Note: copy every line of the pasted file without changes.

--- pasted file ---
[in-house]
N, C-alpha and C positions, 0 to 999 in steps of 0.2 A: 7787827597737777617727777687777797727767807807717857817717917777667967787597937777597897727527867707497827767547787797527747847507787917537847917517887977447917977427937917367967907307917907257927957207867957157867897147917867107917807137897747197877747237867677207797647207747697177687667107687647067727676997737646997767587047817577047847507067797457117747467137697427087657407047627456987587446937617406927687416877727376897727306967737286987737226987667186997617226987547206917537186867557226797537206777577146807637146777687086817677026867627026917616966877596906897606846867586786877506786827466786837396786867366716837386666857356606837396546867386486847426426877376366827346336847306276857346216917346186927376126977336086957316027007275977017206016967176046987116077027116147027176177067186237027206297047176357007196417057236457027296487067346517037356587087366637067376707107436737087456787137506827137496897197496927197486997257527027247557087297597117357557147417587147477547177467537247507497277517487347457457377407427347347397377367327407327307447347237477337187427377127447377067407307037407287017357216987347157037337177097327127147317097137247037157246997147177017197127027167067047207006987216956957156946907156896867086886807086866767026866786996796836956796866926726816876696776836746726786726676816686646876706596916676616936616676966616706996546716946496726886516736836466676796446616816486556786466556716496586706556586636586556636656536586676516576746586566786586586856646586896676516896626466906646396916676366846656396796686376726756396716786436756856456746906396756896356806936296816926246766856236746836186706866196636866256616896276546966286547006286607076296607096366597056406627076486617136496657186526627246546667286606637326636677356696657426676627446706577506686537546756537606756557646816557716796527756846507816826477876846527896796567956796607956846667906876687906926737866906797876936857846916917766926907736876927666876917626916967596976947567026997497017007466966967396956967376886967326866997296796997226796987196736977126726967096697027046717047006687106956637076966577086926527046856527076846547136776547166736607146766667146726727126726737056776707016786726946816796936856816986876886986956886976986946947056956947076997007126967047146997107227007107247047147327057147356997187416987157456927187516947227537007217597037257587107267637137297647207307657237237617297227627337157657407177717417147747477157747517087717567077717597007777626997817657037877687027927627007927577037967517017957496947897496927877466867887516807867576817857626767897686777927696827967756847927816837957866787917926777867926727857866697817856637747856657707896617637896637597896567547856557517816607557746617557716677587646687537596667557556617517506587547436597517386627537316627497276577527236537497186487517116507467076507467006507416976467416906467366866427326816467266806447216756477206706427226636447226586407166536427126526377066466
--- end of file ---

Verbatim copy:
[in-house]
N, C-alpha and C positions, 0 to 999 in steps of 0.2 A: 7787827597737777617727777687777797727767807807717857817717917777667967787597937777597897727527867707497827767547787797527747847507787917537847917517887977447917977427937917367967907307917907257927957207867957157867897147917867107917807137897747197877747237867677207797647207747697177687667107687647067727676997737646997767587047817577047847507067797457117747467137697427087657407047627456987587446937617406927687416877727376897727306967737286987737226987667186997617226987547206917537186867557226797537206777577146807637146777687086817677026867627026917616966877596906897606846867586786877506786827466786837396786867366716837386666857356606837396546867386486847426426877376366827346336847306276857346216917346186927376126977336086957316027007275977017206016967176046987116077027116147027176177067186237027206297047176357007196417057236457027296487067346517037356587087366637067376707107436737087456787137506827137496897197496927197486997257527027247557087297597117357557147417587147477547177467537247507497277517487347457457377407427347347397377367327407327307447347237477337187427377127447377067407307037407287017357216987347157037337177097327127147317097137247037157246997147177017197127027167067047207006987216956957156946907156896867086886807086866767026866786996796836956796866926726816876696776836746726786726676816686646876706596916676616936616676966616706996546716946496726886516736836466676796446616816486556786466556716496586706556586636586556636656536586676516576746586566786586586856646586896676516896626466906646396916676366846656396796686376726756396716786436756856456746906396756896356806936296816926246766856236746836186706866196636866256616896276546966286547006286607076296607096366597056406627076486617136496657186526627246546667286606637326636677356696657426676627446706577506686537546756537606756557646816557716796527756846507816826477876846527896796567956796607956846667906876687906926737866906797876936857846916917766926907736876927666876917626916967596976947567026997497017007466966967396956967376886967326866997296796997226796987196736977126726967096697027046717047006687106956637076966577086926527046856527076846547136776547166736607146766667146726727126726737056776707016786726946816796936856816986876886986956886976986946947056956947076997007126967047146997107227007107247047147327057147356997187416987157456927187516947227537007217597037257587107267637137297647207307657237237617297227627337157657407177717417147747477157747517087717567077717597007777626997817657037877687027927627007927577037967517017957496947897496927877466867887516807867576817857626767897686777927696827967756847927816837957866787917926777867926727857866697817856637747856657707896617637896637597896567547856557517816607557746617557716677587646687537596667557556617517506587547436597517386627537316627497276577527236537497186487517116507467076507467006507416976467416906467366866427326816467266806447216756477206706427226636447226586407166536427126526377066466